The War Room Effects Model (WREM): A Parametric Model for the Optimization of Organizationally Supported Decision Making According to the Personality of Decision Makers
Dickens, James Fredrick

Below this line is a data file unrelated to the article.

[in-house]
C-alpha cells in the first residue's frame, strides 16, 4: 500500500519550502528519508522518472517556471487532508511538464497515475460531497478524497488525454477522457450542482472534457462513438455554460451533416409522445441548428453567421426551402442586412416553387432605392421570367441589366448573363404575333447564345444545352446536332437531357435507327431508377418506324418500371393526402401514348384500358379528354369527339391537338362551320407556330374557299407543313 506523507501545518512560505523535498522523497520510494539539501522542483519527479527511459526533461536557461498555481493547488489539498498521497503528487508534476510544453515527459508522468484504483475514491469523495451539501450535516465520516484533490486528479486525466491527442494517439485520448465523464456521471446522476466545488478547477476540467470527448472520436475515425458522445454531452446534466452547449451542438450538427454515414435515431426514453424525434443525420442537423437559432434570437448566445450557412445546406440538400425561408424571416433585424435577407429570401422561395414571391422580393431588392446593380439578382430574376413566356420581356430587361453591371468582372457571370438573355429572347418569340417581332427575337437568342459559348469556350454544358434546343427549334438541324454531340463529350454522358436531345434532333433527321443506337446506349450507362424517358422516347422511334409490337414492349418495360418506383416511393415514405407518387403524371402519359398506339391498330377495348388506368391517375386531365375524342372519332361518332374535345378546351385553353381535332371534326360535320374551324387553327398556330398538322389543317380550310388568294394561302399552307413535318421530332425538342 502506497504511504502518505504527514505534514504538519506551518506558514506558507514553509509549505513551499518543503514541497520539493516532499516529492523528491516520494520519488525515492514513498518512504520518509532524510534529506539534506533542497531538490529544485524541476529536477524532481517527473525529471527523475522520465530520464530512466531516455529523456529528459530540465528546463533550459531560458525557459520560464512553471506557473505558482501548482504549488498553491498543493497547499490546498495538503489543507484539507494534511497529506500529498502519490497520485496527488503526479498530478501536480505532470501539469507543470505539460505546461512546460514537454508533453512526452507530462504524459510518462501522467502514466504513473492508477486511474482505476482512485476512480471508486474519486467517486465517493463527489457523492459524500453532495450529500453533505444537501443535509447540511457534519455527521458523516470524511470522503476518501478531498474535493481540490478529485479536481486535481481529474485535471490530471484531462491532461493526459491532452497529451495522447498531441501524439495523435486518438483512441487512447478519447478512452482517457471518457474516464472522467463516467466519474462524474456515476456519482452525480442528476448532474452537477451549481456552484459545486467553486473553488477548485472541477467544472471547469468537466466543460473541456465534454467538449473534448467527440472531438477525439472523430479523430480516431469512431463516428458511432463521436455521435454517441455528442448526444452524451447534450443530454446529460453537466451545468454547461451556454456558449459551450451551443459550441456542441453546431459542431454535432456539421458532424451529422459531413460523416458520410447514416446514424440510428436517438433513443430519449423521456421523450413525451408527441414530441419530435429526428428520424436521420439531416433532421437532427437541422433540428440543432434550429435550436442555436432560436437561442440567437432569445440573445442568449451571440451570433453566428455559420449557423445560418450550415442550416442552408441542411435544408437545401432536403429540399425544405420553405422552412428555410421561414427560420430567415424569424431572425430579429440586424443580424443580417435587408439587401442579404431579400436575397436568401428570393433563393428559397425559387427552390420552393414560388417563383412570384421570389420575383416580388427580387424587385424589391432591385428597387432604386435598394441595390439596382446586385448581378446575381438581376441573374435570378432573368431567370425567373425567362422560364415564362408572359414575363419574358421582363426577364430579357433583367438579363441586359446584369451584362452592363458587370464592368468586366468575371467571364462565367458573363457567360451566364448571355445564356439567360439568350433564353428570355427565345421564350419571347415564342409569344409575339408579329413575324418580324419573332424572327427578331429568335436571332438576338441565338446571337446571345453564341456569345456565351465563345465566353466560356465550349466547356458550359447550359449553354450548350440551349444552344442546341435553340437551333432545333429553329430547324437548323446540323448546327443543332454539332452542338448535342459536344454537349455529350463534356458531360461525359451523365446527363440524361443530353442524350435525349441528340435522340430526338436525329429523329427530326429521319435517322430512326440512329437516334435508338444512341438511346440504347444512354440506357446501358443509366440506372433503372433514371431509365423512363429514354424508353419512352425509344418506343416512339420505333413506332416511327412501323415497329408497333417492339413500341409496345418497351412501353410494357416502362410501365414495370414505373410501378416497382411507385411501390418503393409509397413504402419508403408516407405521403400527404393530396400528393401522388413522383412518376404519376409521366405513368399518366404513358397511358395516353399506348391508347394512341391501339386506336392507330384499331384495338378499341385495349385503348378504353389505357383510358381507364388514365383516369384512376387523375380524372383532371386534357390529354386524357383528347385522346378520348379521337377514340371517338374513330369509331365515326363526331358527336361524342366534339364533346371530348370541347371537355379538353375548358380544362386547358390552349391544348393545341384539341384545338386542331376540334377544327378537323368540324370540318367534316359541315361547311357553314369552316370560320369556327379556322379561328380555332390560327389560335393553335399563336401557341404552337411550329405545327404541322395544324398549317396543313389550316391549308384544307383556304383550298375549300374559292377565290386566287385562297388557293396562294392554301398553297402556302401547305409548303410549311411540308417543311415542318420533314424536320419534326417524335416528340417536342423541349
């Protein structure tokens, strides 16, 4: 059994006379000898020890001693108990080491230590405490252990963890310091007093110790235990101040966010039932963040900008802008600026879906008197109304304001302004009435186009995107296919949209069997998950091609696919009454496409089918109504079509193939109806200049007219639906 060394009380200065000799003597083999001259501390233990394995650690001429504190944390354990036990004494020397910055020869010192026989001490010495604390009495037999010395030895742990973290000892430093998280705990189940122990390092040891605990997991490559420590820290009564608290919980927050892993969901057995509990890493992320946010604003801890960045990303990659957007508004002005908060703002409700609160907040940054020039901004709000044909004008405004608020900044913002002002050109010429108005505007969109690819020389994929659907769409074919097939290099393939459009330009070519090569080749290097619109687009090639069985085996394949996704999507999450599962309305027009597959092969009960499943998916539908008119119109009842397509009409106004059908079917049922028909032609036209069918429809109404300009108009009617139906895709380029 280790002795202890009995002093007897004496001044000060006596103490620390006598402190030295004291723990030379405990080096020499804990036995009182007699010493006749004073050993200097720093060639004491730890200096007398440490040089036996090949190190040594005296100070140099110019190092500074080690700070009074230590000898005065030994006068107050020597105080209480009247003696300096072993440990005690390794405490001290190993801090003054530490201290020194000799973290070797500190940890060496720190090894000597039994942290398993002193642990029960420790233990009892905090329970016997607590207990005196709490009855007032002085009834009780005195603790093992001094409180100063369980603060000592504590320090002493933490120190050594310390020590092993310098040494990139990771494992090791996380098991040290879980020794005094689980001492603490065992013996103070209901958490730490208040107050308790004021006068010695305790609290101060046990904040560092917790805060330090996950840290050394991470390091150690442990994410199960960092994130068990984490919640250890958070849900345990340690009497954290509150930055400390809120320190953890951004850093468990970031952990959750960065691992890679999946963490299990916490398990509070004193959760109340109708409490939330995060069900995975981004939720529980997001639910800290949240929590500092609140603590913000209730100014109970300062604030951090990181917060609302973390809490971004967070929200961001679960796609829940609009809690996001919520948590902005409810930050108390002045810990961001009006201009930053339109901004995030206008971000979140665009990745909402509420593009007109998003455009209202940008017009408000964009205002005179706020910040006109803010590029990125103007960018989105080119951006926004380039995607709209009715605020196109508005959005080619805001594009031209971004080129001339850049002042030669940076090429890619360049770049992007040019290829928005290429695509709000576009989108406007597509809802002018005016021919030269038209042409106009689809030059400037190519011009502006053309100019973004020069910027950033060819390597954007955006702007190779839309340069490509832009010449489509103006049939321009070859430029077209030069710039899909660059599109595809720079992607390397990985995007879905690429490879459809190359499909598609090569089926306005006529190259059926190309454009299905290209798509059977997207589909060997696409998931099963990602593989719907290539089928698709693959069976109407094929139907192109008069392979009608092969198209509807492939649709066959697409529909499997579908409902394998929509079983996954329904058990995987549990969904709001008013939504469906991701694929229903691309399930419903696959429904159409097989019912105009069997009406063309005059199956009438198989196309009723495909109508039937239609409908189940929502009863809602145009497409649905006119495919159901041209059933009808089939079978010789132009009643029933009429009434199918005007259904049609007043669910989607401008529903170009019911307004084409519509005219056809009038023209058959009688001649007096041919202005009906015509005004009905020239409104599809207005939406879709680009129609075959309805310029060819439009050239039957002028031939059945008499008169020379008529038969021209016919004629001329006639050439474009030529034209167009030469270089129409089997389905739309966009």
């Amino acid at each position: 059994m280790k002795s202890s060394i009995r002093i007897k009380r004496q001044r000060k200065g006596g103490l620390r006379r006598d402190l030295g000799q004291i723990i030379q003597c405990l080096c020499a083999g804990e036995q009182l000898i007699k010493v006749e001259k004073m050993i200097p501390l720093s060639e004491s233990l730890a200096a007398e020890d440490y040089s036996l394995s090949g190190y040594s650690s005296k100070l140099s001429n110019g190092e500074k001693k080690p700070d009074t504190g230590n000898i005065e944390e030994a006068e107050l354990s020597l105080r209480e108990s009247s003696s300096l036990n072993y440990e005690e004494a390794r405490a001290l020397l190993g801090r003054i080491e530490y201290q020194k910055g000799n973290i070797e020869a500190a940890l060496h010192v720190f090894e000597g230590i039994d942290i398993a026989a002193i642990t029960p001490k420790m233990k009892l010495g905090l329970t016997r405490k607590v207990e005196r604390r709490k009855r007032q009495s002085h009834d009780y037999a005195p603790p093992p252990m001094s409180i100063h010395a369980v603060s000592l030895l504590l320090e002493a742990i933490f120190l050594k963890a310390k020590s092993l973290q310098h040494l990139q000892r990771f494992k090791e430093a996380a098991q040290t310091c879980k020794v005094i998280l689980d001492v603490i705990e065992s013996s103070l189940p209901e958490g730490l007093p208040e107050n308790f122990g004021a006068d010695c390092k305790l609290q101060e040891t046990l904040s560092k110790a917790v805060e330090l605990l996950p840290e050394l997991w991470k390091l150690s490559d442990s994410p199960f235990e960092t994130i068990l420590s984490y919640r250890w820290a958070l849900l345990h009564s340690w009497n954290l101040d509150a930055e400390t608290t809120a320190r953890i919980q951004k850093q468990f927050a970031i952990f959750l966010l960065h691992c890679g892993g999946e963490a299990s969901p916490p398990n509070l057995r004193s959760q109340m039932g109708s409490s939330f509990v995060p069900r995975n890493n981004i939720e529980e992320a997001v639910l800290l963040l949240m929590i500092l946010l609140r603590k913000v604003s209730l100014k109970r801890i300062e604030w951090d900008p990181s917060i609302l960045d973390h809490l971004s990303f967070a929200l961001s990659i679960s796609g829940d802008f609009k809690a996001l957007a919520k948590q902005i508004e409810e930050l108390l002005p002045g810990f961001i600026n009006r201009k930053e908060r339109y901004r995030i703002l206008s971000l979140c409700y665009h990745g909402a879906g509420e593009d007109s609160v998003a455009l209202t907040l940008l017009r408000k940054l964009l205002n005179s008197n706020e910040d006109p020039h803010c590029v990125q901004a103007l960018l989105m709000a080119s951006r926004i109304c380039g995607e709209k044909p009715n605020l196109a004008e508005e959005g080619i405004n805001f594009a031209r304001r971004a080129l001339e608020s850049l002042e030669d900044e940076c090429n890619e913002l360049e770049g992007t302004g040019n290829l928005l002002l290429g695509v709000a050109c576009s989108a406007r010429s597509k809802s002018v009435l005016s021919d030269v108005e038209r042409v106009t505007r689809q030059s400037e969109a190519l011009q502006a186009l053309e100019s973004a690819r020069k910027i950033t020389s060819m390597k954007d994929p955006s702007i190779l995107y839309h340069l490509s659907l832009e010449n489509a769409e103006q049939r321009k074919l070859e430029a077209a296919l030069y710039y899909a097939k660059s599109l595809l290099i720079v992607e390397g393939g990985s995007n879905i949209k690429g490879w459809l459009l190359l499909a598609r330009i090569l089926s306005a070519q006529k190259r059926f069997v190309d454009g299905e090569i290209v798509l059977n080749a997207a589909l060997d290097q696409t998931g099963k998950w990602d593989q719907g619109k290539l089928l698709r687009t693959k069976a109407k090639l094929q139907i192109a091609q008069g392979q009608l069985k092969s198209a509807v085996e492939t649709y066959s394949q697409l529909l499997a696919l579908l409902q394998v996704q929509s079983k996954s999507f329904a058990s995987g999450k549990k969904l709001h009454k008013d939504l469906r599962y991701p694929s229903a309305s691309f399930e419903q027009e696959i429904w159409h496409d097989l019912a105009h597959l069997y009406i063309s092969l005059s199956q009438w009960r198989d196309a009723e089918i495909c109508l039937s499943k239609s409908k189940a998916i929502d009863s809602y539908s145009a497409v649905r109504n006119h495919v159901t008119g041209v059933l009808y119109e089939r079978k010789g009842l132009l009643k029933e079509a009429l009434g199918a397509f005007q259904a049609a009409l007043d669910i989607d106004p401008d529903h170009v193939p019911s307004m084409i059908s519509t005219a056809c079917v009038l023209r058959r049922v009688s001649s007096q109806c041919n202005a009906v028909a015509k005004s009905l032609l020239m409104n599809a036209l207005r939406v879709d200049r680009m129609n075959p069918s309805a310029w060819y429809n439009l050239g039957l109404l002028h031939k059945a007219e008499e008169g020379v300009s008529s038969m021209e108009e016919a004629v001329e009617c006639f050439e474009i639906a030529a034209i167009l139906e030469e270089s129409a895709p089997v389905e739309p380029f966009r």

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The War Room Effects Model (WREM): A Parametric Model for the Optimization of Organizationally Supported Decision Making According to the Personality of Decision Makers James F. Dickens 250 Pages Directed by Dr. David Goldsman The War Room Effects Model (WREM) and its accompanying system of situational control are proposed as a concept for the optimization of organizationally supported decisions according to the personality of the decision maker. Concepts and components of the PEN model of personality, the Affect Infusion Model, the Vroom-Yetton model, Situational Strength and the Yerkes-Dodson law provided the theoretical basis for the establishment of WREM as a conceptual model. Two experiments supported the identification of key sources of performance variance in the context of hypothetical decision-making scenarios. The first of these strongly supported acceptance of WREM’s core personality and situational factors as important sources of variance. The second experiment generally confirmed the significance of WREM’s core factors and further indicated that the preponderance of performance variability resulted from key interactions between personality and situational factors. This directly supported the conditional validation of WREM as a parametric model. Response surface analysis and model optimization led to the identification of personality-aligned optimization solutions as a system of situational control. Stochastic simulation of this system indicated dramatic improvements to decision-making performance across the examined ranges of WREM’s personality factors. By practically and holistically accounting for personality and situational factors in an economical theory and model, WREM advances our basic understanding of the dynamic interaction between these factors and their cumulative effects on cognitive performance in decision making. This research concludes by proposing WREM as the subject of further basic and applied research and presents a draft concept for its implementation and application to industry.
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